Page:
Some pre-2000 resources

Hicks, S. and McDermott, J. (eds.) (1999) Lesbian and Gay Fostering and Adoption: Extraordinary Yet Ordinary, London: Jessica Kingsley

Tasker, F. (1999) Children in Lesbian-led families: a review, Clinical Child Psychology and Psychiatry 4(2): 153-166.

Author’s abstract: There are an increasing number of children who are being brought up in lesbian- led families. Research on non-clinical samples of children raised in lesbian-led families formed after parental divorce, together with studies of children raised in families planned by a single lesbian mother or lesbian couple, suggest that growing up in a lesbian-led family does not have negative effects on key developmental outcomes. In many ways family life for children growing up in lesbian-led families is similar to that experienced by children in heterosexual families. In other respects there are important distinctions, such as different types of family forms and the impact of social stigma on the family, that may influence how clinicians approach therapeutic work with children in lesbian mother families.

Hicks, S. (1998) Familiar Fears: The assessment of lesbian and gay fostering and adoption applicants. Applied Social Science, Lancaster University: PhD thesis.

Brown, H.C. (1998) Social Work and Sexuality: Working with Lesbians and Gay Men. Basingstoke: Macmillan.

Hicks, S. (1997) Taking the risk? Assessing lesbian and gay carers, in Good Practice in Risk Assessment and Risk Management 2: Protection, rights and responsibilities. edited by H. Kemshall and J. Pritchard. London: Jessica Kingsley Publishers.

Tasker, F. and Golombok, S. (1997) Growing up in a Lesbian Family: Effects on Child Development. New York: Guilford Press.

Golombok, S. and Tasker, F. (1996) Do parents influence the sexual orientation of their children? Findings from a longitudinal study of lesbian families? Findings from a longitudinal study of lesbian families. Developmental Psychology 32(1): 3-11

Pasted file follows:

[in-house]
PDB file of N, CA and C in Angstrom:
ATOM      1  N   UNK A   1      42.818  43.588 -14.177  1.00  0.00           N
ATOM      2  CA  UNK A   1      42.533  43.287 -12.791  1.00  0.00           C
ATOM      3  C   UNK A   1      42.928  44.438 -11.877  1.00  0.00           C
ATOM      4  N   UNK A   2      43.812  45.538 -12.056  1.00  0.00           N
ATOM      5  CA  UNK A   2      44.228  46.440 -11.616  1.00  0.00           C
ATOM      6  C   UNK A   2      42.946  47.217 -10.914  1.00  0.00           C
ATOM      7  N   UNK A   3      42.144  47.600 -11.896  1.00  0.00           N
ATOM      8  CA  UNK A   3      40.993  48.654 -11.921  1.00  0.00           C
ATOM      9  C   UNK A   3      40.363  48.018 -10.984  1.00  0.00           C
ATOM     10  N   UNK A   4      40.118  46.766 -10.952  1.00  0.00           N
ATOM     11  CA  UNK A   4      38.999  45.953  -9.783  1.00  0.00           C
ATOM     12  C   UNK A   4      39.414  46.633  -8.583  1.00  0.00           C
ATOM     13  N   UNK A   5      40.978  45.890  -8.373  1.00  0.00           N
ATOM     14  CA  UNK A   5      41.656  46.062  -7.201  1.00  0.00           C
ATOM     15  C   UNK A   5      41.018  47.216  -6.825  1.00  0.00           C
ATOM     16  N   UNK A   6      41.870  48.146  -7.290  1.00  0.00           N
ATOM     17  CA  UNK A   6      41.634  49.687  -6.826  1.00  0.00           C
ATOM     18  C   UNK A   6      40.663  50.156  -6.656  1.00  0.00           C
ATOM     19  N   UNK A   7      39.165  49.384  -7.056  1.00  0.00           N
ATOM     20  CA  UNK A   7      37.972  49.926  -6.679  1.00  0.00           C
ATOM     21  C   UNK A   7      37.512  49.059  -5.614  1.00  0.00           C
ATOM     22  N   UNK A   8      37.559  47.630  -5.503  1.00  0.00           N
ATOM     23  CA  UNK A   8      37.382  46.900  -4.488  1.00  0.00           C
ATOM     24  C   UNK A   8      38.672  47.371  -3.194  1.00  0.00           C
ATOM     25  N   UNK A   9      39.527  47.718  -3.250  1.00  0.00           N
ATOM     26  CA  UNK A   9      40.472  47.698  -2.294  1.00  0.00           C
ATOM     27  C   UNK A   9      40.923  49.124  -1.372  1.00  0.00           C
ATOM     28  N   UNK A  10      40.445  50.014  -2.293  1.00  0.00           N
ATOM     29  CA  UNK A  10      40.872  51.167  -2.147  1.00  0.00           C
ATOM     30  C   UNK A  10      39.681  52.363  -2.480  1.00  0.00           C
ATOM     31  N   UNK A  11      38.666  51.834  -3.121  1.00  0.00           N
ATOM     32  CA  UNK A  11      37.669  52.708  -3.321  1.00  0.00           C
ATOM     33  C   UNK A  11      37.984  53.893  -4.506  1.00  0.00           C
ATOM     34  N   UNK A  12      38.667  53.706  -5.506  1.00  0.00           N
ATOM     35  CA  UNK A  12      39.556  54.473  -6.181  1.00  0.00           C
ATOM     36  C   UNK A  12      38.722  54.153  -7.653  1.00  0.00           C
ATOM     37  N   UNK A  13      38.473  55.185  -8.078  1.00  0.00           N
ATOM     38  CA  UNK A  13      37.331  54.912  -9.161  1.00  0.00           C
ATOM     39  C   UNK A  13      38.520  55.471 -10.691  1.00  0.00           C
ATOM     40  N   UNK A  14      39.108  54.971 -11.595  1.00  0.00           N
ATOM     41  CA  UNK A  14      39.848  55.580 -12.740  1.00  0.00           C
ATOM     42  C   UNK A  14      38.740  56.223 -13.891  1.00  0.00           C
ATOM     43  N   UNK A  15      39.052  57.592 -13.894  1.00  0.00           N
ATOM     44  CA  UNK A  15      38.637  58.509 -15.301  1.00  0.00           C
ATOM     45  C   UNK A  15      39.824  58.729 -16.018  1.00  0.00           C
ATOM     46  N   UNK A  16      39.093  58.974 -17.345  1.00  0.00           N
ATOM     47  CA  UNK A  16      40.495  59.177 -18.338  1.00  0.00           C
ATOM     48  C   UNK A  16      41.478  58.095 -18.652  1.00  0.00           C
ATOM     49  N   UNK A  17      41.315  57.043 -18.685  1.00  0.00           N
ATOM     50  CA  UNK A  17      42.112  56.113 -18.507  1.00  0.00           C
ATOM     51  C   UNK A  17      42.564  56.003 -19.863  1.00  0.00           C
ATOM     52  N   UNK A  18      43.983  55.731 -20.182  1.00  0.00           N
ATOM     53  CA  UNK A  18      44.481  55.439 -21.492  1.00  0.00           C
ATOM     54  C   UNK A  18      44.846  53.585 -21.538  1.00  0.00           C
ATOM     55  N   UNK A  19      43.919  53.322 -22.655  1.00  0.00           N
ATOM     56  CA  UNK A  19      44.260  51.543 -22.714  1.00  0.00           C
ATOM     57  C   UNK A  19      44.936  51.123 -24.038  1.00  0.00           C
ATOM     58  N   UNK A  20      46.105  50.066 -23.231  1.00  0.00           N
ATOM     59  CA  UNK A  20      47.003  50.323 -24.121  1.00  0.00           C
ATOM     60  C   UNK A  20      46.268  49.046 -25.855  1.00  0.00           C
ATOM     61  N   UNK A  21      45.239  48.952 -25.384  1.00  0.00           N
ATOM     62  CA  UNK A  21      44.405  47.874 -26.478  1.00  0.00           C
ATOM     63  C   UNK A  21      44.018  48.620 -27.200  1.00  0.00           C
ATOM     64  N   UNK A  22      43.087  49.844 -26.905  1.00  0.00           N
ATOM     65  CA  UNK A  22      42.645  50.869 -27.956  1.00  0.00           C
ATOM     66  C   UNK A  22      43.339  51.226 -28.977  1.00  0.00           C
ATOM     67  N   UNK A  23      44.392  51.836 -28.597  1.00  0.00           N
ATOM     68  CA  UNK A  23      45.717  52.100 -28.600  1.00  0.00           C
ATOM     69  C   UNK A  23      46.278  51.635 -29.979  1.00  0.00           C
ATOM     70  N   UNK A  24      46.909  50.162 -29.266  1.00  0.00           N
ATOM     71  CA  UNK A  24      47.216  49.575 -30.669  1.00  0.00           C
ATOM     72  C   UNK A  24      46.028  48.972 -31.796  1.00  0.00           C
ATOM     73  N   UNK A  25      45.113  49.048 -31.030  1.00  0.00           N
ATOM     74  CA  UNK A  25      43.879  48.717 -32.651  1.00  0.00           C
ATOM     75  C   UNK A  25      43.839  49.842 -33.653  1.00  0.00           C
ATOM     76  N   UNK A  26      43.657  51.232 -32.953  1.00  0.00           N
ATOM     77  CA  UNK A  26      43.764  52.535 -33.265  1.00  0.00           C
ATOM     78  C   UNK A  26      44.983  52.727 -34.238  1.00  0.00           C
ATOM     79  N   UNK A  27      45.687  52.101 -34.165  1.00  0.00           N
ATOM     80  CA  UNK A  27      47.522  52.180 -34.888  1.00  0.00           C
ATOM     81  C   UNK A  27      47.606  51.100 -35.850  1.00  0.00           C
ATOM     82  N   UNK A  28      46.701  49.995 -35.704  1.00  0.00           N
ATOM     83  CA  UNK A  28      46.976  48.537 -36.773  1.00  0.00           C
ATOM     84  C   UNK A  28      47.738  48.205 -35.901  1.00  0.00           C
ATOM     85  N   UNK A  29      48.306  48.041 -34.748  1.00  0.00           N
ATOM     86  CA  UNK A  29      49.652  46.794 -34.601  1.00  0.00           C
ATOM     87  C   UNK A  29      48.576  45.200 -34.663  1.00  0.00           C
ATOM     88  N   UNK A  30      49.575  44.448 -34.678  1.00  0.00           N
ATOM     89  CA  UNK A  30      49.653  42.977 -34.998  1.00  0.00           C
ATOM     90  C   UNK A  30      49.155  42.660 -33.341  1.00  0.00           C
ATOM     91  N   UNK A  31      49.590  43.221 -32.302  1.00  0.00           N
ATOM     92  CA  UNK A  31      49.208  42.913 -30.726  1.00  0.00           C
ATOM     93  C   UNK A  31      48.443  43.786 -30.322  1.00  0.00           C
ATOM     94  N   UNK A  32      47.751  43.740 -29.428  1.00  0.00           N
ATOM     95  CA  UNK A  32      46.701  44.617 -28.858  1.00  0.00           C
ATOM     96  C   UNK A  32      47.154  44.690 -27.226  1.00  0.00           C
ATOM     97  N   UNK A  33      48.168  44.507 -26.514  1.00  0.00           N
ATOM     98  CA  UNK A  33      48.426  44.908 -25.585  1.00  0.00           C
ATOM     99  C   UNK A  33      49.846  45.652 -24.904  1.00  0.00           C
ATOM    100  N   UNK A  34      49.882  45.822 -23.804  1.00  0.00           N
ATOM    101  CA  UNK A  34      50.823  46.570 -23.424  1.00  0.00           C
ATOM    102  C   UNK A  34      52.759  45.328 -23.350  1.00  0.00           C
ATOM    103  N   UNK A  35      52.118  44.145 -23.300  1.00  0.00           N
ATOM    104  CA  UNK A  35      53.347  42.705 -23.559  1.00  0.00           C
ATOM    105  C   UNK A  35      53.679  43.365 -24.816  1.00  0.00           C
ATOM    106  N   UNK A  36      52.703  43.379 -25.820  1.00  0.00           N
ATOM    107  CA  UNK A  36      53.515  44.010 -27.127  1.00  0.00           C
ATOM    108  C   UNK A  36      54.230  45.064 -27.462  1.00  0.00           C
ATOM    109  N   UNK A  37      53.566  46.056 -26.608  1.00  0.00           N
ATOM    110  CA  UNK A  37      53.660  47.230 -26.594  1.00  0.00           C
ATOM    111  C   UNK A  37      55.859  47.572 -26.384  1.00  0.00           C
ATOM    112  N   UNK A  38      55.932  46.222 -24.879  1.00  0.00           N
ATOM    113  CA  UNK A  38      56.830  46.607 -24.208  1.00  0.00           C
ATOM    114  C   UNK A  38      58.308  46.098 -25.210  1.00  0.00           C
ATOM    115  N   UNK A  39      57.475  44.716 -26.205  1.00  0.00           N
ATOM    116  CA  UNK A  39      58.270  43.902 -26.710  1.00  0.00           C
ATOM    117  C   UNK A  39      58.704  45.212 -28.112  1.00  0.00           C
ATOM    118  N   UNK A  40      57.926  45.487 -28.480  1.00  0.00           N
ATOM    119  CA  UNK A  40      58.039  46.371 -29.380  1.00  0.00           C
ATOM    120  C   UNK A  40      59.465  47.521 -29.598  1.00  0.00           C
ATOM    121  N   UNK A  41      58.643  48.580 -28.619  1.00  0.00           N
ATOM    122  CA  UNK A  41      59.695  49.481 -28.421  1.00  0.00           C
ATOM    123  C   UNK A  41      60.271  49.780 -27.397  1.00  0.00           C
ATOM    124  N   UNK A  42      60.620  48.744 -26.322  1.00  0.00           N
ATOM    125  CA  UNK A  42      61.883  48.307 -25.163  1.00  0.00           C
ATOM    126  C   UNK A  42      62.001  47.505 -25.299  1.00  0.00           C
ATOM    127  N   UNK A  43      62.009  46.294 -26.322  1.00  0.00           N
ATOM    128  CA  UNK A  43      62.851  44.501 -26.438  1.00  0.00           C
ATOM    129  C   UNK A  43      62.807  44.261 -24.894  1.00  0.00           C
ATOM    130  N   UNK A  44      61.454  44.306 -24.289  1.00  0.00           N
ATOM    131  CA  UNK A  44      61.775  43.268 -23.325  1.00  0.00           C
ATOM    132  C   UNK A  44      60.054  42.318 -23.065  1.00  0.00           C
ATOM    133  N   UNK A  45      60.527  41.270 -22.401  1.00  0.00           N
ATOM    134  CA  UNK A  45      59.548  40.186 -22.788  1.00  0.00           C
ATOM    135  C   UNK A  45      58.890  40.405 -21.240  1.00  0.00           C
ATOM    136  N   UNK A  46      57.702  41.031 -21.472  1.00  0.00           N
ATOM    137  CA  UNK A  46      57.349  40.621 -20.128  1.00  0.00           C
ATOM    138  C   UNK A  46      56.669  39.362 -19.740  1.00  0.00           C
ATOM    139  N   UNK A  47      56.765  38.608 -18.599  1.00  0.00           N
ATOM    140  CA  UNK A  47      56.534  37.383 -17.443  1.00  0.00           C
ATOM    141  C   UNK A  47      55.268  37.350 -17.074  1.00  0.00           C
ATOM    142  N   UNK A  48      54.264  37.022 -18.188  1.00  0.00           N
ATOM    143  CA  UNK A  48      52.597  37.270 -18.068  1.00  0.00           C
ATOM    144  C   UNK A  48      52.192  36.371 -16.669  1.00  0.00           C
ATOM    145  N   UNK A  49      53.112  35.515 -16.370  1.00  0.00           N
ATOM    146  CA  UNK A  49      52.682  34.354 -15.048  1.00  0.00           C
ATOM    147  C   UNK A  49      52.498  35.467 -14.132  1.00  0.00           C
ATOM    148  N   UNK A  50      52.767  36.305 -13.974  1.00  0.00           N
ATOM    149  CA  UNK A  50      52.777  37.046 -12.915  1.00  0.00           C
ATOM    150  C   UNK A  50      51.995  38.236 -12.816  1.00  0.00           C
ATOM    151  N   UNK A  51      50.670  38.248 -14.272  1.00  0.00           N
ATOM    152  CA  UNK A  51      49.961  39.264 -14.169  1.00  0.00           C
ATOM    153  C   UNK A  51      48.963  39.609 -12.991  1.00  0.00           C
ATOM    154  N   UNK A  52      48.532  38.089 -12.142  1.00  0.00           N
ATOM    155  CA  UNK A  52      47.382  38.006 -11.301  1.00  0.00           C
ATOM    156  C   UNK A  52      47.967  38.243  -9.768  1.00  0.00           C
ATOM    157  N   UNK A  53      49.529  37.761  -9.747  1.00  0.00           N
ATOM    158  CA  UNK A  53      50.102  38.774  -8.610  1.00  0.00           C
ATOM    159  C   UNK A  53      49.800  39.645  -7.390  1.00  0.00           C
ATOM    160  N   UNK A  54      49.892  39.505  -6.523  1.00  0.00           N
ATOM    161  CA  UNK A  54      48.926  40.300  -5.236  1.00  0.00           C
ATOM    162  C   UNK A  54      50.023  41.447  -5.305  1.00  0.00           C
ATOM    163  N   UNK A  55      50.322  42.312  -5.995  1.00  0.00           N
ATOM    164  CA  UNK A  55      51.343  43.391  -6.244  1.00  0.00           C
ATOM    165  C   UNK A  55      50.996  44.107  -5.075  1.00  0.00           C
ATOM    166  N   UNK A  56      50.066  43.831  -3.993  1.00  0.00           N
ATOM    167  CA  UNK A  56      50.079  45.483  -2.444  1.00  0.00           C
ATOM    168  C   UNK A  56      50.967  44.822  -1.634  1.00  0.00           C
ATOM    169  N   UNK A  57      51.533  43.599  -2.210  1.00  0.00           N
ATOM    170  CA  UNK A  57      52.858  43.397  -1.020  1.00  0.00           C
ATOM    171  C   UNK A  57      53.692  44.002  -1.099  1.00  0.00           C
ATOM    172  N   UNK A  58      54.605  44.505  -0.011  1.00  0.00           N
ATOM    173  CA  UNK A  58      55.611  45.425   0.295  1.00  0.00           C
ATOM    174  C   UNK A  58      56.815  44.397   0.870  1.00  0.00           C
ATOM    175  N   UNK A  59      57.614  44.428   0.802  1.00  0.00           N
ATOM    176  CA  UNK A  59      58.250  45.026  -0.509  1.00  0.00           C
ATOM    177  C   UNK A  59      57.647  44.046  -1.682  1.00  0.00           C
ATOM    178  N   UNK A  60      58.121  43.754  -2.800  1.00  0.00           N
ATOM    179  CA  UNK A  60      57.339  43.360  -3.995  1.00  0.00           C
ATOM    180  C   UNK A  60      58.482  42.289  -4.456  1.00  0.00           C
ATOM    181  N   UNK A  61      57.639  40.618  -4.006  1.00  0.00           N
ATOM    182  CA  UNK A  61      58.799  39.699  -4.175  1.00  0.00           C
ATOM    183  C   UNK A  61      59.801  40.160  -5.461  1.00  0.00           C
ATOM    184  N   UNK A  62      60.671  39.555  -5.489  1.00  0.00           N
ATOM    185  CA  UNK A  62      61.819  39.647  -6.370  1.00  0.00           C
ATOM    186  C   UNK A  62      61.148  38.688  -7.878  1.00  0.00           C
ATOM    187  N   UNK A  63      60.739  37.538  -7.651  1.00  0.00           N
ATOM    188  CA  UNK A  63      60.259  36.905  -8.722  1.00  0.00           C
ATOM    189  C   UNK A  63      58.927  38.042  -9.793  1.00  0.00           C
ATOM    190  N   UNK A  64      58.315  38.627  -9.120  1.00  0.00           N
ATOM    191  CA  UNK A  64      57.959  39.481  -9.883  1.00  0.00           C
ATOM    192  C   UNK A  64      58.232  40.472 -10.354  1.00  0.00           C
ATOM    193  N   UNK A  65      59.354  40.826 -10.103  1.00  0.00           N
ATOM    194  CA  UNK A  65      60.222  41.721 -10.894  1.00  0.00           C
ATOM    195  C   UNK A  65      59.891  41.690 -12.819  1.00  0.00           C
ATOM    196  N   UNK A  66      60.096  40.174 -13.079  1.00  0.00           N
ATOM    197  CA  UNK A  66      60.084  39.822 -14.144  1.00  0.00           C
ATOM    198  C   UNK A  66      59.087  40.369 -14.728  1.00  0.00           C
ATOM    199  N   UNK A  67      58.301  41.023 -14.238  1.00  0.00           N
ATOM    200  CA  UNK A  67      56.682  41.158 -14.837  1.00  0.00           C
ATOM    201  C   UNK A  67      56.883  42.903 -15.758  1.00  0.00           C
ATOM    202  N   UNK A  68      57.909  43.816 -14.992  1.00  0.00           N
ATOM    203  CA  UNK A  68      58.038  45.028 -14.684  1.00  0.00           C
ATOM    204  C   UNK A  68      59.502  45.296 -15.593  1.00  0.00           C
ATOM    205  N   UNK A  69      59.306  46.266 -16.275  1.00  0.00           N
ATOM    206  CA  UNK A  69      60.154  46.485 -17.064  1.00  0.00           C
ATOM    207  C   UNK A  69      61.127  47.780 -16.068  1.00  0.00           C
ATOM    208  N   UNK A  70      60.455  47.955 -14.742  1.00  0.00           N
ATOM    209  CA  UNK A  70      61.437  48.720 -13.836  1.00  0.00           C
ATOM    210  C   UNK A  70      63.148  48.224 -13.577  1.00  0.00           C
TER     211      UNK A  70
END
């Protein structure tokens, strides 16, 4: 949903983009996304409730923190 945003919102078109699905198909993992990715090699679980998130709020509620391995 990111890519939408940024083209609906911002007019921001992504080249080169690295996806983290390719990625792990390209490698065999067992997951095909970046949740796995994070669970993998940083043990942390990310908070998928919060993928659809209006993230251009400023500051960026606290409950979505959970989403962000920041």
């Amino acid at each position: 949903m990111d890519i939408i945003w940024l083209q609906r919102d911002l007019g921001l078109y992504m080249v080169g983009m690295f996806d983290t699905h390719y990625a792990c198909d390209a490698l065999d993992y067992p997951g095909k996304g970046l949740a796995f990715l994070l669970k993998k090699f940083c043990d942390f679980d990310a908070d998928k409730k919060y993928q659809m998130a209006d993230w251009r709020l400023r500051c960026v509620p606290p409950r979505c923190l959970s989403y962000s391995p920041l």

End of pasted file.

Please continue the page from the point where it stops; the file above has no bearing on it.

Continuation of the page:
Abstract: Findings are presented of a longitudinal study of the sexual orientation of adults who had been raised as children in lesbian families. Twenty-five children of lesbian mothers and a control group of 21 children of heterosexual single mothers were first seen at age 9.5 years on average, and again at age 23.5 years on average. Standardized interviews were used to obtain data on sexual orientation from the young adults in the follow-up study, and on family characteristics and children’s gender role behavior from the mothers and their children in the initial study. Although those from lesbian families were more likely to explore same-sex relationships, particularly if their childhood family environment was characterized by an openness and acceptance of lesbian and gay relationships, the large majority of children who grew up in lesbian families identified as heterosexual

Hicks, S. (1996) The “last resort”?: lesbian and gay experiences of the social work assessment process in fostering and adoption. Practice, 8(2), 15–24.

Abstract: This article presents the results of a piece of research which considered the experiences of a number of lesbians and gay men who had been assessed as potential foster or adoptive carers by social workers. The findings suggest discriminatory responses in relation to lesbian and gay applicants which, it is argued, disadvantage their chances of being approved and having children placed within their care. The article attempts to locate such responses, and to suggest ways in which a more anti-discriminatory assessment practice can be developed.

Brown, H.C. (1991) Competent child-focused practice: working with lesbian and gay carers. Adoption and Fostering 15(2), 11-17.

Tasker, F. and Golombok, S. (1991) Children raised by Lesbian Mothers: The Empirical Evidence, Family Law, 21, 184-7.

Skeates, J., and Jabri, D. (eds) (1988) Fostering and Adoption by Lesbians and Gay Men. London Strategic Policy Unit: London.

Golombok, S., Spencer, A., and Rutter, M. (1983) Children in lesbian and single parent households: Psychosexual and psychiatric appraisal. Journal of Child Psychology and Psychiatry,  24 (4), 551-572.

Author’s abstract: Thirty-seven school-age children reared in 27 lesbian households were compared with 38 school-age children reared in 27 heterosexual single-parent households, with respect to their psychosexual development and their emotions, behaviour and relationships. Systematic standardized interviews with the mothers and with the children, together with parent and teacher questionnaires, were used to make the psychosexual and psychiatric appraisal. The two groups did not differ in terms of their gender identity, sex role behaviour or sexual orientation. Also, they did not differ on most measures of emotions, behaviour and relationships-although there was some indication of more frequent psychiatric problems in the single-parent group. It was concluded that rearing in a lesbian household per se did not lead to atypical psychosexual development or constitute a psychiatric risk factor.

 


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